Hydroelectric Dams Endanger the Coosa River


The failure by Fish and Wildlife Service to protect the endangered wildlife from impacts from hydropower projects has qualified the Coosa River as one of nation’s most endangered rivers.

In its America's Most Endangered Rivers™ Report released last week, American Rivers, the nation’s leading conservation organization standing up for healthy rivers and the Chair of the Coalition states,” The Federal Energy Regulatory Commission’s (FERC) relicensing of Alabama Power’s dams is the first opportunity in half a century to improve river conditions for people, fish, and wildlife, ensuring a future for 21 federally listed species in the area. Unless FERC and the U.S. Fish and Wildlife Service require Alabama Power Company to clean up their act, many of the listed species will likely go extinct.” Read American Rivers’ statement on the Coosa River project here.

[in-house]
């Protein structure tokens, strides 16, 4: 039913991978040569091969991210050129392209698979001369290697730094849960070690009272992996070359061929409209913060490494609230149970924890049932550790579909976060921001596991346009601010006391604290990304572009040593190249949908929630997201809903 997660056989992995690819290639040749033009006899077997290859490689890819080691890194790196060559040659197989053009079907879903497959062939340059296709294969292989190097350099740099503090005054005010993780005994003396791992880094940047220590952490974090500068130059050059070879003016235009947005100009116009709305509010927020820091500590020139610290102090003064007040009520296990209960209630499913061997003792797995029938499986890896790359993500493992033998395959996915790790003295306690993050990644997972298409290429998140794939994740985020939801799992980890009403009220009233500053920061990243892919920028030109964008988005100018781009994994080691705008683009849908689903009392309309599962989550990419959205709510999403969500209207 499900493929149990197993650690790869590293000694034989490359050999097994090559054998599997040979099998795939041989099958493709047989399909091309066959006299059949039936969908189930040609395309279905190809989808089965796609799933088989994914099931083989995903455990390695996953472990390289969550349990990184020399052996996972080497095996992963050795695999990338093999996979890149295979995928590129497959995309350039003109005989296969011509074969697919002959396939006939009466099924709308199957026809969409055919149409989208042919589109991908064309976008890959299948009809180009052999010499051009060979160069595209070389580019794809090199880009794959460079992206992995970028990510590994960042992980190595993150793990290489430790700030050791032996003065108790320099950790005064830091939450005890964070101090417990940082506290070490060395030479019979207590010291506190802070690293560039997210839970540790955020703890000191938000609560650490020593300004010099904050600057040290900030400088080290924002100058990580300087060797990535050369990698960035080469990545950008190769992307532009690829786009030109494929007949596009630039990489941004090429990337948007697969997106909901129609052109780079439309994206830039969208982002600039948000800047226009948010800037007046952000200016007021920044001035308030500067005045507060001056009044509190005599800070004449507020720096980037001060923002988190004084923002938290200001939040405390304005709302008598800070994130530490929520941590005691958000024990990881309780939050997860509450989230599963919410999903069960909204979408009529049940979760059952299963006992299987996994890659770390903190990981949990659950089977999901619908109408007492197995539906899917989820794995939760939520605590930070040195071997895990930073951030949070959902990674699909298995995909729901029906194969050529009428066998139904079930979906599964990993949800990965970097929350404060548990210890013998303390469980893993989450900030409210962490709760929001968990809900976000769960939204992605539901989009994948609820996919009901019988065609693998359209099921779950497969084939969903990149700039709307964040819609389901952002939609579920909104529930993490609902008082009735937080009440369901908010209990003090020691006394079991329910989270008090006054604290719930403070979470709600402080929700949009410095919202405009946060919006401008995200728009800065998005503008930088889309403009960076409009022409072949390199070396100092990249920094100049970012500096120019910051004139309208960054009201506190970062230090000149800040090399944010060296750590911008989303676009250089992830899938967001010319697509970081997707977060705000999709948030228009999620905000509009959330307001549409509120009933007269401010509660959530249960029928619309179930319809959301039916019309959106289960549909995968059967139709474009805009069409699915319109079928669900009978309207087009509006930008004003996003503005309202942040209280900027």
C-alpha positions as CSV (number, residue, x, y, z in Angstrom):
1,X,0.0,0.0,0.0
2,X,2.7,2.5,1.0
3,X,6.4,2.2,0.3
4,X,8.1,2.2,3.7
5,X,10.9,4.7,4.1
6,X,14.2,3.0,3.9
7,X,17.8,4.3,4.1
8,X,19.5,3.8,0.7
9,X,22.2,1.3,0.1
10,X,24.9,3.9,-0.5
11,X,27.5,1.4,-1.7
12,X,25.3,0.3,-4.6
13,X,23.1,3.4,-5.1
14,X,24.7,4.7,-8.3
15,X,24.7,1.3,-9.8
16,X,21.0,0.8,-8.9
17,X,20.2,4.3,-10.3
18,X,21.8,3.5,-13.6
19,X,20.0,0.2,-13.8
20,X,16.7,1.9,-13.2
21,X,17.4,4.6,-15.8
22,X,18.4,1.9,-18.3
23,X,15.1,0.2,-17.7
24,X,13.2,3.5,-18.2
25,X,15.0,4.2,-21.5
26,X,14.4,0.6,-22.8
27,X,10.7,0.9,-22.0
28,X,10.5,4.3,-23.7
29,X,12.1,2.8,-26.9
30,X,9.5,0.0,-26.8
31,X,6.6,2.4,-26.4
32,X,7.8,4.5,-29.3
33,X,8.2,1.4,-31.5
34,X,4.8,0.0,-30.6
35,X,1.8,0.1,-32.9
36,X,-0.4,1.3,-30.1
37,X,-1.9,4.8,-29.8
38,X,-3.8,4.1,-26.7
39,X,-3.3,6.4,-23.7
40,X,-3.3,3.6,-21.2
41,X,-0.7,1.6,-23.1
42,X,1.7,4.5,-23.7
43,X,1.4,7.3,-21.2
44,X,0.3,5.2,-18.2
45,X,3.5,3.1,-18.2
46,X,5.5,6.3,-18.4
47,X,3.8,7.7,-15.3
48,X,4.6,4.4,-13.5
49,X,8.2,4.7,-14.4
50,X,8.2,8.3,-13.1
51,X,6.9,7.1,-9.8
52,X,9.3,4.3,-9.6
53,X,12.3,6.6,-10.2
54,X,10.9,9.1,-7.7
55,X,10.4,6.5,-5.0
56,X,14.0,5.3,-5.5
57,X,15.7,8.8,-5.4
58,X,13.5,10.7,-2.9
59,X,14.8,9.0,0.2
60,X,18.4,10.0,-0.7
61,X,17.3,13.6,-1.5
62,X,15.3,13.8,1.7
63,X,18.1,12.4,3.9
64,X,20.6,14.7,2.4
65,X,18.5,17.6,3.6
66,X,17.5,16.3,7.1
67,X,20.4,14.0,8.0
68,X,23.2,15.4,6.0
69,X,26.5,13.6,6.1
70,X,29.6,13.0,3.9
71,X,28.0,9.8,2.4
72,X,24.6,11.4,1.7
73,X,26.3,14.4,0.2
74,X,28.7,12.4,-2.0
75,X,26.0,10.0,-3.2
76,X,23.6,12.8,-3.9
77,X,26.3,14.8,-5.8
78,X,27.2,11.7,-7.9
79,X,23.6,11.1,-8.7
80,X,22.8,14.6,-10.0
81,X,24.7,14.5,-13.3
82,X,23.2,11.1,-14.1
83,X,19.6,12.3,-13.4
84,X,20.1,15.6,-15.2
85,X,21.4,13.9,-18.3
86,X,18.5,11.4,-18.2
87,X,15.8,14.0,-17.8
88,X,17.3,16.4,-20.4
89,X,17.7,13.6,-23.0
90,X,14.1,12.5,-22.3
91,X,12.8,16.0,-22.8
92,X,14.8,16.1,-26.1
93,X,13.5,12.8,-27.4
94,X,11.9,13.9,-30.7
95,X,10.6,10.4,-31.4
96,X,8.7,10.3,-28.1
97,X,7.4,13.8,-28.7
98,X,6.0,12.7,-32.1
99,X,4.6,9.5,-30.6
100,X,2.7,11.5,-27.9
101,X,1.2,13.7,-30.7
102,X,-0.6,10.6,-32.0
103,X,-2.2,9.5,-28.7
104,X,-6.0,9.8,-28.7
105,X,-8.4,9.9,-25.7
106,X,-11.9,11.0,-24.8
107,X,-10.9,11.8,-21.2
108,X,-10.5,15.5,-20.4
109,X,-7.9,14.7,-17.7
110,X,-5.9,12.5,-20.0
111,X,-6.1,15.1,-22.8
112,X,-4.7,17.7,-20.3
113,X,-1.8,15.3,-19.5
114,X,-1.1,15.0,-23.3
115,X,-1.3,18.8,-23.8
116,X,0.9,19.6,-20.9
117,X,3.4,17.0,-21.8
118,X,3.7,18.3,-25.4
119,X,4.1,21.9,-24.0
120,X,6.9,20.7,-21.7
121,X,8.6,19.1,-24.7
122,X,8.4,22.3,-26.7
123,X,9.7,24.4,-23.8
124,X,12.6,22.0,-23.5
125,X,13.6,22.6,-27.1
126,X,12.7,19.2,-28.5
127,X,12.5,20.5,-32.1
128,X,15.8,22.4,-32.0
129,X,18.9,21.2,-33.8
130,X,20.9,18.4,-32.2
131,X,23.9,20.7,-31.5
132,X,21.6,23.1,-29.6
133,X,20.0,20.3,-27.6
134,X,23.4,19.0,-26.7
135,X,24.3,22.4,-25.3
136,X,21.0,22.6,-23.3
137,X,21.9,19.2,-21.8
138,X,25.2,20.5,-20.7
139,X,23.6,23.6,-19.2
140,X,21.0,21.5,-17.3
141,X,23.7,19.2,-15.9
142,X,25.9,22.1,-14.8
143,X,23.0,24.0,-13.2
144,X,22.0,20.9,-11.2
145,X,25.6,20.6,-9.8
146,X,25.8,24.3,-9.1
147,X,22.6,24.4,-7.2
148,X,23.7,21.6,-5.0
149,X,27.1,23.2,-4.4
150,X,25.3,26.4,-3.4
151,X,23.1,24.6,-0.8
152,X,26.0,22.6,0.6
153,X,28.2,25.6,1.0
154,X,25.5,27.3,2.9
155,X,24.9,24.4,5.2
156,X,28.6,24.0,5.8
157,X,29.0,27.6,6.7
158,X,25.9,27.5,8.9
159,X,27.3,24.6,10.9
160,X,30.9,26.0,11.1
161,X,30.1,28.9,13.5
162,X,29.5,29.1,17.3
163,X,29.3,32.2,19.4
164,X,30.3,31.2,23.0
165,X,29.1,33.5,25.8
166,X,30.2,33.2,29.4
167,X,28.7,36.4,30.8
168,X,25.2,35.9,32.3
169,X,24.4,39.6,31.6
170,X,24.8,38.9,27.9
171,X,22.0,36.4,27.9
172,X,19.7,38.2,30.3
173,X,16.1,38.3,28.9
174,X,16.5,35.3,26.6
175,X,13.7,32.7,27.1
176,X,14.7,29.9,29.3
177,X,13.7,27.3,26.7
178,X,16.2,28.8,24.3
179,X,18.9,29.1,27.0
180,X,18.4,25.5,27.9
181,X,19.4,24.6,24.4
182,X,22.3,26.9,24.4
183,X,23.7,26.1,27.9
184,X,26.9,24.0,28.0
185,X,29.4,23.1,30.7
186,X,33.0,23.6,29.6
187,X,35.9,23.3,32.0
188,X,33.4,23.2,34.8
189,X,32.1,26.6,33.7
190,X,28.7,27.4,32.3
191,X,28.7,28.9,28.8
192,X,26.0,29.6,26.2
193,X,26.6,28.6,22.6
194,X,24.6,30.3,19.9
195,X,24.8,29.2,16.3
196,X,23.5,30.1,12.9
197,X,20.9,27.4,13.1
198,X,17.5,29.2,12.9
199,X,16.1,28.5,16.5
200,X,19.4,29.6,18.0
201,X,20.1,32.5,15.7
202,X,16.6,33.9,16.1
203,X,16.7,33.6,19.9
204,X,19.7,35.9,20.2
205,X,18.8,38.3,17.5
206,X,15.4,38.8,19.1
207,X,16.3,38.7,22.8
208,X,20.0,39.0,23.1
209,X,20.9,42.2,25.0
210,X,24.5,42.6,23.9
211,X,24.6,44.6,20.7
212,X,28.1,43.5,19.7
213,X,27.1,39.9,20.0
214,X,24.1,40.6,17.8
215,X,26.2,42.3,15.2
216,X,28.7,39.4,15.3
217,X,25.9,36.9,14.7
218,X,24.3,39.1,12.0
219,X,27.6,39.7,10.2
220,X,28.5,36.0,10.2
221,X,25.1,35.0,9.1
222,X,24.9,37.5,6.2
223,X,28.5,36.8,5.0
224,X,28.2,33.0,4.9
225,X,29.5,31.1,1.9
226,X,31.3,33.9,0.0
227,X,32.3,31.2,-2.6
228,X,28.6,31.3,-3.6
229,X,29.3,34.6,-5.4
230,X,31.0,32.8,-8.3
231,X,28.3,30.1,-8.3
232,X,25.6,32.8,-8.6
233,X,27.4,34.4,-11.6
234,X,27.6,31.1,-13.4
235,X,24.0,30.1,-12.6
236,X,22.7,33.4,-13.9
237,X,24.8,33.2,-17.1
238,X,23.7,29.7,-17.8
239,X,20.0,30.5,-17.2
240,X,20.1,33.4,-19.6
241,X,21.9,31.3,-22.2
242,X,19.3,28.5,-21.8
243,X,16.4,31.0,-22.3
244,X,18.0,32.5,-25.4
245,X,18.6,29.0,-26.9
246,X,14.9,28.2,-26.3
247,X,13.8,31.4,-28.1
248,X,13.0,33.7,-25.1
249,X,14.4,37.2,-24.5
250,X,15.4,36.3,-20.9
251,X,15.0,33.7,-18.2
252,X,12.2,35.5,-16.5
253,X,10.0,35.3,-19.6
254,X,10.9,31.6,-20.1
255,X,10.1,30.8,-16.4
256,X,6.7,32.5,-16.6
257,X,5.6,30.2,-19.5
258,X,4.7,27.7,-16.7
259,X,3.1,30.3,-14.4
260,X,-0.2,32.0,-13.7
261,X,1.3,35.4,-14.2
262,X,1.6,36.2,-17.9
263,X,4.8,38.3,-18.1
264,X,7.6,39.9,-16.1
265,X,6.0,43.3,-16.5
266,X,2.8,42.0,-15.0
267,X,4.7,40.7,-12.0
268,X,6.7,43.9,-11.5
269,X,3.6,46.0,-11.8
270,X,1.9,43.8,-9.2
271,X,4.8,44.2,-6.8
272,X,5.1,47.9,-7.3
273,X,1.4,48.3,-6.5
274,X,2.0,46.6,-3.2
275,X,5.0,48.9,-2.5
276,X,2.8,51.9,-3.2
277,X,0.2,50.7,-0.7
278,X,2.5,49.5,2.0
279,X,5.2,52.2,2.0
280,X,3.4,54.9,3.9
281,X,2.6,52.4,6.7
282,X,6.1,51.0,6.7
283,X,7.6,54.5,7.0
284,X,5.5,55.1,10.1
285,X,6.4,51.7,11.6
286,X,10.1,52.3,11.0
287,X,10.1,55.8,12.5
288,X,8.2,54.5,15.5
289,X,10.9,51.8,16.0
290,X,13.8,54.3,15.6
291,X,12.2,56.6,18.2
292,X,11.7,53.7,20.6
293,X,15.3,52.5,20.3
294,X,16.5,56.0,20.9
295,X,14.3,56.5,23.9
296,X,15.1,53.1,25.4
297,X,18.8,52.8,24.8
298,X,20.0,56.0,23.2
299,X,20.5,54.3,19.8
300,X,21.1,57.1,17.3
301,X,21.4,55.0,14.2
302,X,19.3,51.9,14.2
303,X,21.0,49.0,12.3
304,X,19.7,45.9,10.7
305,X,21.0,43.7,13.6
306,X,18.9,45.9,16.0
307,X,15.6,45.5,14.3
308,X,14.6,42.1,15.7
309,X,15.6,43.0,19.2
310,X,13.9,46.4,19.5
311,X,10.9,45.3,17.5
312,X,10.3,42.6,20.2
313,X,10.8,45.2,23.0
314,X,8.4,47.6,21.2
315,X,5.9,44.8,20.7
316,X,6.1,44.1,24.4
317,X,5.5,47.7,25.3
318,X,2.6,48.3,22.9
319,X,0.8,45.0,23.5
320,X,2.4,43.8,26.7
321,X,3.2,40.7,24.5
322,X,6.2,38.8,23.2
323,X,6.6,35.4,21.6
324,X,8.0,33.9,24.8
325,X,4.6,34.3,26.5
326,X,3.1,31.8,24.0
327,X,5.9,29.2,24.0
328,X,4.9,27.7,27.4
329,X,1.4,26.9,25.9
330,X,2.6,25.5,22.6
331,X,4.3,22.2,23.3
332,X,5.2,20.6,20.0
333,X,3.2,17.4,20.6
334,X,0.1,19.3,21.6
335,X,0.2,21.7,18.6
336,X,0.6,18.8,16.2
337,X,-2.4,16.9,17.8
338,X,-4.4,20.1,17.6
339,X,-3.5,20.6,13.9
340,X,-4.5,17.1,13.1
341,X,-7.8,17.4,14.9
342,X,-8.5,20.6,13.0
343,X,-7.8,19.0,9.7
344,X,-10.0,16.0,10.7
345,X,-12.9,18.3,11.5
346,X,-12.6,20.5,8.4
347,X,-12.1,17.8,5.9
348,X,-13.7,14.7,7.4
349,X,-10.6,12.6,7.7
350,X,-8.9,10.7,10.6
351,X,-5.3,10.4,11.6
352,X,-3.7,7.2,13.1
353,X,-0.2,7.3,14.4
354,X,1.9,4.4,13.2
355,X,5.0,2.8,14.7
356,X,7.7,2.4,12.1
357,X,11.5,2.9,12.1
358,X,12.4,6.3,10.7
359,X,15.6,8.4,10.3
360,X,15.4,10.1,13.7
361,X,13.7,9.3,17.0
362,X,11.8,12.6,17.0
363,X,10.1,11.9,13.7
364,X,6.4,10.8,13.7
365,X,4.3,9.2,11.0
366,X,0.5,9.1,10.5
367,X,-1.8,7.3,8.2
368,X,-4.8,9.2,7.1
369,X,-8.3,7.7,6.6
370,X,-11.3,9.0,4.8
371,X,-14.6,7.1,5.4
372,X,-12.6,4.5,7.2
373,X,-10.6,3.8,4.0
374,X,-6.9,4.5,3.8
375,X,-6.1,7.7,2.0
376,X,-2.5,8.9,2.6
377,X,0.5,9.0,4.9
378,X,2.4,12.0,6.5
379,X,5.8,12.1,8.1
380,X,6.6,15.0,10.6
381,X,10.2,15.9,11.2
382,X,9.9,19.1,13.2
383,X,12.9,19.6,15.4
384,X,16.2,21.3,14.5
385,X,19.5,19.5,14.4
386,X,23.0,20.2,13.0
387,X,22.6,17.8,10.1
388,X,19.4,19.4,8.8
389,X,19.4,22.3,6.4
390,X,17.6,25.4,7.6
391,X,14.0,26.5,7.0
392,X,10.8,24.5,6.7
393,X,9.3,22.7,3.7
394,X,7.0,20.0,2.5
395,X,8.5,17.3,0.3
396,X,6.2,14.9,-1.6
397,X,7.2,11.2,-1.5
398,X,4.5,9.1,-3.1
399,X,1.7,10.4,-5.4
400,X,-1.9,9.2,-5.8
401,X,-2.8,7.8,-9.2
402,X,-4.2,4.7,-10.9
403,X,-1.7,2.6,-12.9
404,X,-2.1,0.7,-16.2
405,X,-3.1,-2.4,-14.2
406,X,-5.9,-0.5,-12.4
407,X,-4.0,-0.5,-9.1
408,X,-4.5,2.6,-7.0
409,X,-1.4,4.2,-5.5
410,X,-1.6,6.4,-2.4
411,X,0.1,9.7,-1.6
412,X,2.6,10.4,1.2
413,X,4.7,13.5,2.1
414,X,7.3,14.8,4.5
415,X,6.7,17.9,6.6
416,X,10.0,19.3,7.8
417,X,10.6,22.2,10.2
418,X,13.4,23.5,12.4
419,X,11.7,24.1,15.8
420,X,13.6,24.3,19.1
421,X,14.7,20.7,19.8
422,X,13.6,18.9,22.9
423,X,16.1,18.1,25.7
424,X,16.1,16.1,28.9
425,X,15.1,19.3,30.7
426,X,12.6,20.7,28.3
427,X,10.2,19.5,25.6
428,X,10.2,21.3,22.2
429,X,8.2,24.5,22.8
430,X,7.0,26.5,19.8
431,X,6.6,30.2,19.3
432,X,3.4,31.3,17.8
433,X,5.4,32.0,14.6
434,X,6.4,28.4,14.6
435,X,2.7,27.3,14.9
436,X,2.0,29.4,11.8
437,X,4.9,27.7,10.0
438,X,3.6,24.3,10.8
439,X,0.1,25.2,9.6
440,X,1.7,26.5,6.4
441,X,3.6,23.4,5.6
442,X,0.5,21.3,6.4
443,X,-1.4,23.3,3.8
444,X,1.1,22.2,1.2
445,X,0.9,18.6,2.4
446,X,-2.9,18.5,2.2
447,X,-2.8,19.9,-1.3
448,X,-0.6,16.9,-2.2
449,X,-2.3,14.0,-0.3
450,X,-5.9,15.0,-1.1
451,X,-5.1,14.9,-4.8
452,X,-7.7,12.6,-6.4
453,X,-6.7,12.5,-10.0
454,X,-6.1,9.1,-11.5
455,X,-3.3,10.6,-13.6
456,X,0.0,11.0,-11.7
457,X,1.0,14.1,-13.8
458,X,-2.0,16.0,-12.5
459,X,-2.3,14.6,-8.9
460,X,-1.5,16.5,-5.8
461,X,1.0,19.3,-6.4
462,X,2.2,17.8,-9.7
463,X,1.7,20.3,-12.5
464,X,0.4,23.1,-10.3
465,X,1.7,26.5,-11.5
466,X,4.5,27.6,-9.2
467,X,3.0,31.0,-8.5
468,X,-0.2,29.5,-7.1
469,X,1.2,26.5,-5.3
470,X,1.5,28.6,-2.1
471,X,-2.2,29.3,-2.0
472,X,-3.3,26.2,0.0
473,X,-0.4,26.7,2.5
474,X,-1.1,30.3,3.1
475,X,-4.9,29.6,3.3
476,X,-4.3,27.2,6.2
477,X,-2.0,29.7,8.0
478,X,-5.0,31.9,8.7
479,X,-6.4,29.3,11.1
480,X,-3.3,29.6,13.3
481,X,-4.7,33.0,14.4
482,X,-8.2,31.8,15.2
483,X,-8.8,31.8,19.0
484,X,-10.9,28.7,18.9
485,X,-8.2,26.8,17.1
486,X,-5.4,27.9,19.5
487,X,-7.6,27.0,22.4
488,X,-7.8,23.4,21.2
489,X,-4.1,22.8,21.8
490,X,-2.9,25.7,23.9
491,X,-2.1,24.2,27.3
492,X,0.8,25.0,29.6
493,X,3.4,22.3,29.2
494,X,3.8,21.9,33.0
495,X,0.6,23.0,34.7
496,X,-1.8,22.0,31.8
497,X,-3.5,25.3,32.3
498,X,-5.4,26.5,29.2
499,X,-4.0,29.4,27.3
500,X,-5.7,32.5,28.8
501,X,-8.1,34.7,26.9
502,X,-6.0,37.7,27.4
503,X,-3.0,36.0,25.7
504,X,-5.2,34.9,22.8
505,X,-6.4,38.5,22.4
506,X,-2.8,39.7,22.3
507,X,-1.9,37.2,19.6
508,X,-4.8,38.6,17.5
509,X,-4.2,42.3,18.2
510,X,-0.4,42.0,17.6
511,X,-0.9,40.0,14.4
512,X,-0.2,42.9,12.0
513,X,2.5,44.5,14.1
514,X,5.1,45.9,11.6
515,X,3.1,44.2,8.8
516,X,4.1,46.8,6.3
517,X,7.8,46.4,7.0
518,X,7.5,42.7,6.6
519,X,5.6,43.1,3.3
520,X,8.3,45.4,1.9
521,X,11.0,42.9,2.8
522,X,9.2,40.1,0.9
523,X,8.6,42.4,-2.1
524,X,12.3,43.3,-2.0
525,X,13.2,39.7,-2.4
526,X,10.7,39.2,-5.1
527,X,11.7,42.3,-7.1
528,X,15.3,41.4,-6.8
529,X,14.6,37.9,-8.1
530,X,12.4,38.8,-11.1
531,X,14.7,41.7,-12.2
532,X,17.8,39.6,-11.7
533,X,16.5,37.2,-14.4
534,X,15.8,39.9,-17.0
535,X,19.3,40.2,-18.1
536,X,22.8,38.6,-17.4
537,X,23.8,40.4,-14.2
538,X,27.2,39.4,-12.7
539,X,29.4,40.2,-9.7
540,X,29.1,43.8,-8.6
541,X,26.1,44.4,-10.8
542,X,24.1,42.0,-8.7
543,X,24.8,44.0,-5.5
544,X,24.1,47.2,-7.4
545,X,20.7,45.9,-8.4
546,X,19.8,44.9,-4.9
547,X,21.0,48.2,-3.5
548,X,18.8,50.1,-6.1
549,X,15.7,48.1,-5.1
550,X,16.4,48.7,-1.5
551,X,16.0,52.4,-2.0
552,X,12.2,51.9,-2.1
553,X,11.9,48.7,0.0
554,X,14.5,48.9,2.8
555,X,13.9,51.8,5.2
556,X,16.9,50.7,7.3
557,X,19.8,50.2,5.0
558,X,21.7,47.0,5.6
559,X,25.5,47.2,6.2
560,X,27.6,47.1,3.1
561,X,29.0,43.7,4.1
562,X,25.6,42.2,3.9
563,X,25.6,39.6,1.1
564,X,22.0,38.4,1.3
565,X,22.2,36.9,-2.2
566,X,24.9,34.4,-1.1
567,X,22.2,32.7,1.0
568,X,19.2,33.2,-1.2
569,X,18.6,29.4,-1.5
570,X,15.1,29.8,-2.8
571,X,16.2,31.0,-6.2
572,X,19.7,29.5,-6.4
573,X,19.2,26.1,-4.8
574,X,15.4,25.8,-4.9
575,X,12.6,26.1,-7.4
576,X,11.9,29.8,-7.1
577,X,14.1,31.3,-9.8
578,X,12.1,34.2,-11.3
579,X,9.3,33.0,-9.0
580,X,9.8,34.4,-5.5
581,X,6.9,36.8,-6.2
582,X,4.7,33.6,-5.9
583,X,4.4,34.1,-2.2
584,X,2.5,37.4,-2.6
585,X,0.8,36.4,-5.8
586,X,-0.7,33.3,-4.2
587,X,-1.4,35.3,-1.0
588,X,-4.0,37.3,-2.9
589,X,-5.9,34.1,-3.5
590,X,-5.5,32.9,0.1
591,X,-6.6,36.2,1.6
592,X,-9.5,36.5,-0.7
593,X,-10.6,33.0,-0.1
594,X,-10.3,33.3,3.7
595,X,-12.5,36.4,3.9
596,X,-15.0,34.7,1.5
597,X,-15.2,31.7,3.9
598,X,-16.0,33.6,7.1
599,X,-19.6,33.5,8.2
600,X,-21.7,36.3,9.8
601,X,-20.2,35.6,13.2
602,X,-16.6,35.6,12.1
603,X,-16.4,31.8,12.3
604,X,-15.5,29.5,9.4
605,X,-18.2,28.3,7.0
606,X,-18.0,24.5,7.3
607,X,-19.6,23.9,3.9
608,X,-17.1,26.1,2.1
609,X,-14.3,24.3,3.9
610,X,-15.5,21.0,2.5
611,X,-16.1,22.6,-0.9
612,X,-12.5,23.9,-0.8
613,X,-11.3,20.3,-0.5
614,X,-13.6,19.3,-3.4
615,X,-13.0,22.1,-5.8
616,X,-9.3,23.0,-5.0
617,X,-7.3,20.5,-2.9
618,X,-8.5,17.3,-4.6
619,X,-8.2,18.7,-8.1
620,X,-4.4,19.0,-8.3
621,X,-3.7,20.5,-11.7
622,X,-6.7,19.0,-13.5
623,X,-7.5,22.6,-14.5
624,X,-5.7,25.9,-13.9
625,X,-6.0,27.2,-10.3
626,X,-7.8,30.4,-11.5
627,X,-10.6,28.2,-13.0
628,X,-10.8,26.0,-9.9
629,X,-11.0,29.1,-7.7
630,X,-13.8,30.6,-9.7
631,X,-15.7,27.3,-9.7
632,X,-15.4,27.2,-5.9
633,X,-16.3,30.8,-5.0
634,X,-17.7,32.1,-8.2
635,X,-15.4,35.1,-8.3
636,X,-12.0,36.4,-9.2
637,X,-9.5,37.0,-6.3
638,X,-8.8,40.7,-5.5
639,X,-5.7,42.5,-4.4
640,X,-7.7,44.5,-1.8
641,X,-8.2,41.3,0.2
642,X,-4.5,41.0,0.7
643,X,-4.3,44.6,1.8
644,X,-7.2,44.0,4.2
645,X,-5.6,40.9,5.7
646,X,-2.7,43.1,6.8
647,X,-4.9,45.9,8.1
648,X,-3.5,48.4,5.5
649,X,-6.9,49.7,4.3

More information on American Rivers’ Most Endangered Rivers™ can be found here.

Alabama Power is seeking one license to operate its three hydroelectric projects (P-2146) that include seven dams on the Coosa river. So far, FERC has failed to require critical studies that would provide the information needed for the protection of imperiled fish and wildlife. American Rivers and Alabama Rivers Alliance, also a Coalition member, have demanded that Fish and Wildlife Service initiate a formal consultation under the Endangered Species Act (ESA, Section 7 consultation) during FERC’s relicensing process.

Once one of the most biologically rich rivers in the world, Coosa River has seen extinction of many freshwater species, including mussels, since the hydroelectric dams were built in the mid 1900’s.